Spike protein mutation
SARS-CoV-2 clade with glycine (G) instead of aspartic acid (D) at the residue 614 in spike glycoprotein is identified as clade “G.” S1 subunit of the spike protein that contains the receptor-binding domain shows D614G mutation in 166 sequences. 88.28% (113 out of 128) genomic sequences submitted from Gujarat show the D614G mutation, while genomic sequences from the rest of India show D614G mutation in 28.19% (53 out of 189) of cases. The difference in the spike protein D624G mutation frequency between Gujarat and the rest of India is statistically significant (P < 0.00001, two-tailed Fisher's exact test).
Fifty-six sequences show Q57H mutation (glutamine replaced by histidine at the 57th position) in ns3 (orf3 protein) along with D614G mutation of spike protein. Fifteen sequences show G204R mutation (glycine replaced by arginine at the 204th position) in nucleocapsid protein along with D614G mutation of spike protein.
Nonstructural protein 2 mutation
Nineteen sequences show the replacement of valine (V) by isoleucine (I) at the 198th position (V198I mutation) of nsp2. Nine out of 19 sequences were from the Indian citizens sampled at Iran, three were from the Indian contact of Indian patients having travel history to Italy, one was in Italian tourist, and six were from the Ladakh. Seventeen sequences show the replacement of arginine by cysteine at the 27th position of nsp2. Arginine replaced cysteine at the 27th position of nsp2 in 17 sequences; this mutation evolves with the V198I mutation of nsp2.
Nonstructural protein 3 mutation
Lysine (K) instead of threonine (T) at the residue 1198 (T1198K mutation) was found in 121 genomic sequences. 93.22% (55 out of 59) genomic sequences submitted from Telangana show T1198K mutation, while genomic sequences from the rest of India show T1198K mutation in 25.58% (66 out 258) genomic sequences. The difference in the frequency of T1198K mutation between Telangana and the rest of India is statistically significant (P < 0.05, two-tailed Fisher's exact test).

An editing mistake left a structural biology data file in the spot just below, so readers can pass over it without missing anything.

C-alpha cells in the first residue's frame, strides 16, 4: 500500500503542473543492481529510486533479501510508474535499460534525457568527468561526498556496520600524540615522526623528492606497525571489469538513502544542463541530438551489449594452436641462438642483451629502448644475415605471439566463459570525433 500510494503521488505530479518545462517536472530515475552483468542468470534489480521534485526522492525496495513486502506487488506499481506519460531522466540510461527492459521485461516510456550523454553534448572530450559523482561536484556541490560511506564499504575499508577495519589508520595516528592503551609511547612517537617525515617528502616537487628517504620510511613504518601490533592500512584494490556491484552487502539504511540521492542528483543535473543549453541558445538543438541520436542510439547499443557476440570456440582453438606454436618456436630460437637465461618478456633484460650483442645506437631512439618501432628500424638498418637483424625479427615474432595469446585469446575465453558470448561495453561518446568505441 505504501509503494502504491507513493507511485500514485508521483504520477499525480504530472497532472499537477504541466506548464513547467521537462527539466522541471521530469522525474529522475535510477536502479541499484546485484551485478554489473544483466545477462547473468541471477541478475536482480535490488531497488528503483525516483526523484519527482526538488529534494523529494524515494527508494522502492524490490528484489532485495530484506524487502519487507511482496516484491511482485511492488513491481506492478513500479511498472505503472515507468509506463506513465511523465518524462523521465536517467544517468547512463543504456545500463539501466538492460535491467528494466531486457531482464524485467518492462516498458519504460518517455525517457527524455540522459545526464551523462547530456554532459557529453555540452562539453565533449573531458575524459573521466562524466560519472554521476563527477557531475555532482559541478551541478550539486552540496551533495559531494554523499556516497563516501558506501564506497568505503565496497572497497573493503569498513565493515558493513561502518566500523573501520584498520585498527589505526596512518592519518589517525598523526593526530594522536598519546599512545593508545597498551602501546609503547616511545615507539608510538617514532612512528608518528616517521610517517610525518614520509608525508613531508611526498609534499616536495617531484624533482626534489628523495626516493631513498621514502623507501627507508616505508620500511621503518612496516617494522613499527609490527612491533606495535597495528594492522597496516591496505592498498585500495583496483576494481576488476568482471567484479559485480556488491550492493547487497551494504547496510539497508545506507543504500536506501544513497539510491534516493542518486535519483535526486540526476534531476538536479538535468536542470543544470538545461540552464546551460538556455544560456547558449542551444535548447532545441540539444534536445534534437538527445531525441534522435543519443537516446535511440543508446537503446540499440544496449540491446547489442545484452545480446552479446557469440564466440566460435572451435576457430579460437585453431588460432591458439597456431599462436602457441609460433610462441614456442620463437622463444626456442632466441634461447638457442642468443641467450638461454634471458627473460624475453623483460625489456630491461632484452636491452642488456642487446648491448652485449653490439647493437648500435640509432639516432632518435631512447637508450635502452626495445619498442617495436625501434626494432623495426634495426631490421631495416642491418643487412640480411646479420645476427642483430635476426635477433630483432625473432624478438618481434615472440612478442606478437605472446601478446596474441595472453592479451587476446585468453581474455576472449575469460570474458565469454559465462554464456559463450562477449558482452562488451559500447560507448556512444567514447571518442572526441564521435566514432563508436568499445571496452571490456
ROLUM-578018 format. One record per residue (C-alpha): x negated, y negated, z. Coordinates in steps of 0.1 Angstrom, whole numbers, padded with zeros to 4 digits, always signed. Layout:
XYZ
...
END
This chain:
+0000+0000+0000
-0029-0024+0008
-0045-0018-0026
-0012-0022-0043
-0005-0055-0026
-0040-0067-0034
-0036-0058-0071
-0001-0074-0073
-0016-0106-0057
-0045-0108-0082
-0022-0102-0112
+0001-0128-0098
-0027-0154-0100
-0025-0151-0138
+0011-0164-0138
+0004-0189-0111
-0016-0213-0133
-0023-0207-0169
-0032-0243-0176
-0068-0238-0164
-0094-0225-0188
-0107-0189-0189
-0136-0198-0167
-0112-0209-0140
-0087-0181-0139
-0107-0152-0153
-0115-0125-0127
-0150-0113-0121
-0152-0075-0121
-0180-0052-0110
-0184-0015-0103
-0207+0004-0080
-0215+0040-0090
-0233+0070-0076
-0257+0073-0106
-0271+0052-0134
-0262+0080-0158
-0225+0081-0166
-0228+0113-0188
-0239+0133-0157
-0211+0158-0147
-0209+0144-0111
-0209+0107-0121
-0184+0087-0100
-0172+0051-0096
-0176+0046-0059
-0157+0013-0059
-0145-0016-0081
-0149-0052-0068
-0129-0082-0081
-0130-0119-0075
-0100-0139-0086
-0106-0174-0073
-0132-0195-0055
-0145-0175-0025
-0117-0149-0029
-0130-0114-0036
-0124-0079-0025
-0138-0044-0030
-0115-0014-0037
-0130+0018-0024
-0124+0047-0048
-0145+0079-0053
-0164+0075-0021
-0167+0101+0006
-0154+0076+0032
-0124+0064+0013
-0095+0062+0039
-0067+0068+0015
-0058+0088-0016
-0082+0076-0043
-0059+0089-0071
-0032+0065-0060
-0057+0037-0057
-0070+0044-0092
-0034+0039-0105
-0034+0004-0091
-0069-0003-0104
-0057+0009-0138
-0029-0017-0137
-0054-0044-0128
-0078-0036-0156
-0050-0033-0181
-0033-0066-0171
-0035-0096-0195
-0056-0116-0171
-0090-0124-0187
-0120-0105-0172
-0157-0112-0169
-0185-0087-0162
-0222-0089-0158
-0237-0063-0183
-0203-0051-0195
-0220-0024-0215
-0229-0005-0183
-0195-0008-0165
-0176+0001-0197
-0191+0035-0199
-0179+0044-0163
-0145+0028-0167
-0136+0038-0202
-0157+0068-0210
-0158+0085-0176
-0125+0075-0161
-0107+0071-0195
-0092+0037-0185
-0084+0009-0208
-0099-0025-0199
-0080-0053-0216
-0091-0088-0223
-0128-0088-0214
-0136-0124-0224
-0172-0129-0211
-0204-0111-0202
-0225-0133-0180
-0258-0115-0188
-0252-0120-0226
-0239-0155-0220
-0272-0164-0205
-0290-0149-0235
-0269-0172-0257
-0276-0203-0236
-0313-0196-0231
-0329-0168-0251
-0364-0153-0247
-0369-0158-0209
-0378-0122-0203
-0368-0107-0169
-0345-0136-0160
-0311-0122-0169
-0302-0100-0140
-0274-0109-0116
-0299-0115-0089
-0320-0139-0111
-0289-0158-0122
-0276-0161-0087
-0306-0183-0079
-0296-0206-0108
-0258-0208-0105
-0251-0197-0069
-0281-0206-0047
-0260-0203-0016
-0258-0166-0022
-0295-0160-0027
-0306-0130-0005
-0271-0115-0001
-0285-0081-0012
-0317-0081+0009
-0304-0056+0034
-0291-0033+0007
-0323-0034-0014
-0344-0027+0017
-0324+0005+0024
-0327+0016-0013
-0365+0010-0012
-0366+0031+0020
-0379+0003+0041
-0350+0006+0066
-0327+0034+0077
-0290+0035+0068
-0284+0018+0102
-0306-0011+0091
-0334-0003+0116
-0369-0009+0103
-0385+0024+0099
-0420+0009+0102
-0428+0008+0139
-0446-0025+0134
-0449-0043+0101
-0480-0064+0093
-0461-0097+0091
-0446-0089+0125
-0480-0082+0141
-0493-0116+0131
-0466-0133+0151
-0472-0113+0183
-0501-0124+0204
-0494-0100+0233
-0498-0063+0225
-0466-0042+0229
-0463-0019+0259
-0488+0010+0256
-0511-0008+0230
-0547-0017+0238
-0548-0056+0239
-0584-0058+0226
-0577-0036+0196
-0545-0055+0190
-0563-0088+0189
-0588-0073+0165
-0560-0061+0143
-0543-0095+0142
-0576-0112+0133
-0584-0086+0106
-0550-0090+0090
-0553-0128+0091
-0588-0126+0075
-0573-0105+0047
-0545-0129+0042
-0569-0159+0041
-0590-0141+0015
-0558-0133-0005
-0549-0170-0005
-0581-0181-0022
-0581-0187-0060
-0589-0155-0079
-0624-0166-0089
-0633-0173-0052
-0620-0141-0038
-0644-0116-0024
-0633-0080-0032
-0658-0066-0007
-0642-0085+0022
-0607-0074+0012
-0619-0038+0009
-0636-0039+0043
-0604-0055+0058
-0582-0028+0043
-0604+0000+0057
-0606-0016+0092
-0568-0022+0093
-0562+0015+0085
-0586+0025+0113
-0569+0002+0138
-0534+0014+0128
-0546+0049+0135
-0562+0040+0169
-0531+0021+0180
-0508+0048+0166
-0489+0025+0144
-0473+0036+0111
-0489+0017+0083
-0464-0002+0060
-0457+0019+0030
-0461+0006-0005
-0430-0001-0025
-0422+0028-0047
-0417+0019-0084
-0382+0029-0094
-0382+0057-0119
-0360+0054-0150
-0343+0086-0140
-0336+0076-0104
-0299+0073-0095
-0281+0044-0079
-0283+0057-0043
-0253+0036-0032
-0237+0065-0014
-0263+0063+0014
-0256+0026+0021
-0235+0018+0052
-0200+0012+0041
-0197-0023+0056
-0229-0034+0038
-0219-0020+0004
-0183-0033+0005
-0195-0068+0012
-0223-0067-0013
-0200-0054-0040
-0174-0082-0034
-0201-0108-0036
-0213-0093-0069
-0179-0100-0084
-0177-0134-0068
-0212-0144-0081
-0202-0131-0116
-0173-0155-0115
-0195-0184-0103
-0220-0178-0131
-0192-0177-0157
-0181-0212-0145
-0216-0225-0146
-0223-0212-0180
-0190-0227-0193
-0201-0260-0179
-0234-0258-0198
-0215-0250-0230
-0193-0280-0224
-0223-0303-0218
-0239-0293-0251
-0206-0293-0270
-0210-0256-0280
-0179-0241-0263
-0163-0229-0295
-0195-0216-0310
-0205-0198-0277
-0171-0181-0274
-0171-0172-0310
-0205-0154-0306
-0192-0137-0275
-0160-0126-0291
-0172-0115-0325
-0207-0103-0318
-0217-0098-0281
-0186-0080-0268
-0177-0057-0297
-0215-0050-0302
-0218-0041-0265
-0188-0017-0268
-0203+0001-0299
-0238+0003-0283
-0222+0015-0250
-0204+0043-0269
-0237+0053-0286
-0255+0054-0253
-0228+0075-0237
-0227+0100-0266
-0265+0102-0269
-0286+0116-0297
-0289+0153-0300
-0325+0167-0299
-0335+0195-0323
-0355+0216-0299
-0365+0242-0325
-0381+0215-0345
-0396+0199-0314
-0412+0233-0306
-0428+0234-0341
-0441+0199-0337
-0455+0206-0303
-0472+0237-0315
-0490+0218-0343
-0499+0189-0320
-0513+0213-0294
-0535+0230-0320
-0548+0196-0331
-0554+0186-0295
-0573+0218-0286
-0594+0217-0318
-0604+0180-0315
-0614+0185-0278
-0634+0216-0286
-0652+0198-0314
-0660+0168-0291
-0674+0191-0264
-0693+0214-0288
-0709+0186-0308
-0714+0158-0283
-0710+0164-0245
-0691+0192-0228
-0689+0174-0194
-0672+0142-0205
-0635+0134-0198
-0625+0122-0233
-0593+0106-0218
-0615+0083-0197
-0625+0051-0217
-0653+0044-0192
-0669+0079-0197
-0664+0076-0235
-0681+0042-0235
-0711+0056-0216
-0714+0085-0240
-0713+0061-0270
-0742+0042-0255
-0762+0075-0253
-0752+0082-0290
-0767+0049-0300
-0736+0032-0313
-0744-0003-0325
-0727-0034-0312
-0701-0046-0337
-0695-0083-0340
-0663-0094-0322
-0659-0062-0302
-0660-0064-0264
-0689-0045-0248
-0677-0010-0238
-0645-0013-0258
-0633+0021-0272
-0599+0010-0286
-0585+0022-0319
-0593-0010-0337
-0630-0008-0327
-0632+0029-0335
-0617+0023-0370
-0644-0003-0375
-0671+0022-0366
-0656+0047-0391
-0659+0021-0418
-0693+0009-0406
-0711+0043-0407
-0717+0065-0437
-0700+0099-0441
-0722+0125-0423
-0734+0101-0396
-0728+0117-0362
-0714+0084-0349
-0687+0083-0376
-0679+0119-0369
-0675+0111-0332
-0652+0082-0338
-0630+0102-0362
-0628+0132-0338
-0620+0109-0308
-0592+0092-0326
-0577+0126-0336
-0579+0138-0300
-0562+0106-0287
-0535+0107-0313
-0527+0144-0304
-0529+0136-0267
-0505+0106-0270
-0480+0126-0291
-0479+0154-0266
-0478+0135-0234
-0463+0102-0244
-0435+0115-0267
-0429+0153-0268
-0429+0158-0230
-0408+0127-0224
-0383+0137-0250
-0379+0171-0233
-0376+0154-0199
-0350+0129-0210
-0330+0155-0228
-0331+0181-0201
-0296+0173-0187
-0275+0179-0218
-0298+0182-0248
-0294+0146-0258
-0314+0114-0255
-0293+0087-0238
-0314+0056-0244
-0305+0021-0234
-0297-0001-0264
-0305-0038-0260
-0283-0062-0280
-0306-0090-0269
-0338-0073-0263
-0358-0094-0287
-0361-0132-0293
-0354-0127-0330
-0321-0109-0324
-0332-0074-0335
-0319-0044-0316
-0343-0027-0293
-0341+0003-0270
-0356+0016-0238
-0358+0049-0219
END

Nonstructural protein 6 mutation
L37F mutation (leucine replaced by phenylalanine at the residue 37) was found in 141 genomic sequences. 93.22% (55 out of 59) genomic sequences submitted from Telangana show L37F mutation, while genomic sequences from the rest of India show L37F mutation in 33.33% (86 out 258) genomic sequences. The difference in the frequency of L37F mutation between Telangana and the rest of India is statistically significant (P = 0.00001, two-tailed Fisher's exact test).
Nonstructural protein 12 mutation
Total 363 amino acid mutations of 23 types were seen in nsp12 in the studied 317 genome sequences. One or more mutation of nsp12 was found in 296 out of 317 sequences; proline replaced by leucine at the residue 323 (P323 L mutation) being most frequent was present in 167 sequences. Valine replacing alanine at the residue 97 (A97V mutation) was present in 126 sequences. 87.5% (112 out of 128) genomic sequences submitted from Gujarat show the P323 L mutation, while genomic sequences from the rest of India show P323 L mutation in 29.10% (55 out of 189) sequences. The difference in the frequency of P323 L mutation between Gujarat and the rest of India is statistically significant (P < 0.05, two-tailed Fisher's exact test).
Both P323 L mutation of nsp12 and D614G mutation of spike glycoprotein were present in 164 sequences, which indicates that P323 L mutation evolves with the D614G mutation.
Nucleocapsid protein mutation
Forty types of 212 mutations in nucleocapsid protein were found in 317 studied sequences. Proline (P) replaced leucine (L) at the residue 13 (P13 L mutation) of nucleocapsid protein in 118 sequences. [Figure 5] shows the part of nucleocapsid protein sequence showing P13 L mutation. Fifty-seven out of 59 sequences of Telangana show the P13 L mutation in nucleocapsid protein. One hundred and nine sequences show both T1198K mutation in nsp3 and P13 L mutation in nucleocapsid protein.
|Figure 5: Nucleocapsid protein sequence alignment showing proline replaced by leucine at the 13th position|
Click here to view
Forty sequences show the replacement of leucine (L) by serine (S) at residue 194 in the nucleocapsid protein; 34 out of which were present from Gujarat.
| Discussion|| |
In the presented study, 364 sequences were studied for phylogenetic analysis; 317 sequences after deducting sequences with more than 1% nucleotide were considered for mutation analysis.
Replacement of aspartic acid (D) with the glycine (G) at the residue 614 in spike glycoprotein determines the clade “G” of the SARS-CoV-2 [Figure 6].,
|Figure 6: Receptor binding domain of spike glycoprotein of clade GH (D614G mutation in spike glycoprotein and glutamine replaced by histidine at the 57th position [Q57H mutation] in ns3). Blue dot indicates the affected receptor-binding area by the mutation|
Click here to view
Mutation of nsp12 at residue 323 (P to L) was seen in 164 sequences along with the D614G mutation of spike glycoprotein, which indicates that a P323 L mutation of nsp12 evolves with the D614G mutation of the spike glycoprotein. Previous studies have proved linkage disequilibrium between these two mutations in different populations.,